Home inContext Anti-Semitism in Europe on the Rise

Anti-Semitism in Europe on the Rise

Zachary Fisher

Three kippah-wearing men were brutally attacked by a group of ten men of North African origin on Saturday near Lyon, France. According to the French Interior Ministry, the aggressors assaulted their Jewish victims with iron bars and hammers. Two of the Jews were hospitalized, one for an open wound to the head and another for a neck injury. French authorities consider the attacks anti-Semitic and extremely serious in nature.

France has the largest Jewish population in Europe, and the country has often experienced violent anti-Semitic incidents. According to Interior Ministry figures, France recorded 148 anti-Semitic incidents, 43 of which were classified as violent, in March and April of this year. The most egregious occurred on March 19, when a 23-year-old French-Algerian man opened fire outside a Jewish day school in Toulouse, killing a Rabbi, his two young sons, and an eight-year-old girl. The attacker, a Muslim Salafist, asserted that he perpetrated the murders to somehow avenge  the deaths of Palestinian children.

A member of Greece’s Golden Dawn party holds a flag with the party logo during an election campaign rally in Athens. (Photo: Reuters)

France is not the only major European country making headlines recently for anti-Semitism. Last month, Greece’s far-right party, Golden Dawn, won 7% of the vote and 21 seats in parliament. This is a big jump from the 0.23% and zero seats that the party garnered in 2009’s elections. The ultranationalist party adopted the Nazi salute and uses a stylized swastika as its symbol. In 2000, a synagogue, Holocaust memorial, and two Jewish cemeteries in Greece were vandalized. Golden Dawn graffiti was said to have been found at all four sites.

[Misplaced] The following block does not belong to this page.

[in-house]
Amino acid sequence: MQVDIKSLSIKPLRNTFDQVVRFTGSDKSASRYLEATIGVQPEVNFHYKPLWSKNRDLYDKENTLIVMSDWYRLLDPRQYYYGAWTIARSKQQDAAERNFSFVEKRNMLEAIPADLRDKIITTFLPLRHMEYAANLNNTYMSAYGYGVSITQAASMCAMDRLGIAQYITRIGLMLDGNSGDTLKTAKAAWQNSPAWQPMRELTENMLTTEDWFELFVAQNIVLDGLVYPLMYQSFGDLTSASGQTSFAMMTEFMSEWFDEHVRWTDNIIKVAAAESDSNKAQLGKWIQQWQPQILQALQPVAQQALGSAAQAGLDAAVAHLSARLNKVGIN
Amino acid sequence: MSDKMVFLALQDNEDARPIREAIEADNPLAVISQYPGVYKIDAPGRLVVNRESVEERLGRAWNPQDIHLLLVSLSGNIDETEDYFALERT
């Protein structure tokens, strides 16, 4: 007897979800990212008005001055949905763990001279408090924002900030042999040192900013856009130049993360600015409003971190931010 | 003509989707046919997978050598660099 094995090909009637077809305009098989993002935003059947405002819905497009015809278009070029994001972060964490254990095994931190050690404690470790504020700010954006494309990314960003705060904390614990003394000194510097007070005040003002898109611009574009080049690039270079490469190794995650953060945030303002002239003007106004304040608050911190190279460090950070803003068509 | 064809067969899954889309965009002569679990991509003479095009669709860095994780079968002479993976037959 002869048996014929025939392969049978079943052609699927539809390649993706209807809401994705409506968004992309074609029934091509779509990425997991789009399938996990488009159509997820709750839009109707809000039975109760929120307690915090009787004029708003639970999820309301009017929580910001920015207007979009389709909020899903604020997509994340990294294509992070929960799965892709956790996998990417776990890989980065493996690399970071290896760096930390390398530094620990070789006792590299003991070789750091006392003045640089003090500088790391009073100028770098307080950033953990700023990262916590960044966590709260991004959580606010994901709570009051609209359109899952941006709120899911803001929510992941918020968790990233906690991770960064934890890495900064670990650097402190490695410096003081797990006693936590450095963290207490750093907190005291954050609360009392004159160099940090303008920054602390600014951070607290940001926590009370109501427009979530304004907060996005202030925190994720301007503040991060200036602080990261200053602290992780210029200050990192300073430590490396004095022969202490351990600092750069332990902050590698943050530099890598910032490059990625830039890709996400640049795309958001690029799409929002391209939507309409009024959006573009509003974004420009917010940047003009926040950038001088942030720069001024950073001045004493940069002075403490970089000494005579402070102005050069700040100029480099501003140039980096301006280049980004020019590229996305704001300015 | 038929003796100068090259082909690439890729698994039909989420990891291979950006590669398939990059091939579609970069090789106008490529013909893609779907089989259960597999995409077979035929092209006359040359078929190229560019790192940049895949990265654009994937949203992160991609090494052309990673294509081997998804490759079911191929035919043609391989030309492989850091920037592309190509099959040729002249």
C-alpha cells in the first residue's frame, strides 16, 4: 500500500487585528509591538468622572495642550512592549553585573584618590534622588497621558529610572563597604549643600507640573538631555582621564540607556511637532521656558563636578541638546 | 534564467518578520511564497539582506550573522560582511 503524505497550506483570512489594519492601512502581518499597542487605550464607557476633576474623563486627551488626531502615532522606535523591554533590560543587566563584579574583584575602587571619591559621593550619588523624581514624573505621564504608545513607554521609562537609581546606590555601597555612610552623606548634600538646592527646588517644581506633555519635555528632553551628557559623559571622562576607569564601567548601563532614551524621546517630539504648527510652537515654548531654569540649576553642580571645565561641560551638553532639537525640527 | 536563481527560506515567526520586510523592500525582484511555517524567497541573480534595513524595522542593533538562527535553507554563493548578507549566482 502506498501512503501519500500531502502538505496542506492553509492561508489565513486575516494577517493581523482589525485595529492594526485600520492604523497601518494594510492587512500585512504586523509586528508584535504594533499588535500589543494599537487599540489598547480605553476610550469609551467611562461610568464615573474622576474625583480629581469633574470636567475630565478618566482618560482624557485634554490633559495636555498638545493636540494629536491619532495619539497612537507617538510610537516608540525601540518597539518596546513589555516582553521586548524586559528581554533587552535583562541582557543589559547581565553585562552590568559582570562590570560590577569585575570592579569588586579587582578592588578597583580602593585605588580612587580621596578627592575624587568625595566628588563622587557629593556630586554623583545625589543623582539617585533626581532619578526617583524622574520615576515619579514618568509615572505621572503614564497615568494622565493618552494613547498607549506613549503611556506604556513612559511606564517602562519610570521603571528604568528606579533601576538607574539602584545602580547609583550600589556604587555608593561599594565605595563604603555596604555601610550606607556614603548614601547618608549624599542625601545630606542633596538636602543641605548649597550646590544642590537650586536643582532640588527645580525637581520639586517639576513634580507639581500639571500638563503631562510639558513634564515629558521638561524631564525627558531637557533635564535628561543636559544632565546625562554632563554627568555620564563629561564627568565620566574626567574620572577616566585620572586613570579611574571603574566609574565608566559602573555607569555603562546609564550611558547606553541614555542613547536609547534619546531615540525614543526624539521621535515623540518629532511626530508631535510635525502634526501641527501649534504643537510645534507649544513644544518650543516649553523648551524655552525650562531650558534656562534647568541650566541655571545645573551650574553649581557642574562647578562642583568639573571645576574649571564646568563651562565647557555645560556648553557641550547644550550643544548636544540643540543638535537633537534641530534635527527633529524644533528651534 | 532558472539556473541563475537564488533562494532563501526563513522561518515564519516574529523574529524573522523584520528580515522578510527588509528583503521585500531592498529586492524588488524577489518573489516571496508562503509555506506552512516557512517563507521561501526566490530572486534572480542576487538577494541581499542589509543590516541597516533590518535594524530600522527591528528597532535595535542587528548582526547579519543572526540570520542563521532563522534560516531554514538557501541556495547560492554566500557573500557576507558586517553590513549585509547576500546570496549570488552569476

Nazi ideology has been on the rise throughout Europe. For the first time this year, the president of Latvia endorsed an annual march that pays tribute to Waffen SS soldiers. In addition, the Nazi-sympathizing Freedom Party of Austria  is expected to make major gains in the next elections. And in Germany, a study released this year shows that 20% of residents hold anti-Semitic views.

With anti-Semitism rearing its ugly head yet again in Europe, one thing is certain: Jews cannot afford for Europeans to approach this situation with the same laissez-faire attitude as they had in the 1930s and 40s. It also reminds of the importance of Israel’s existence as a safe haven for the Jewish people.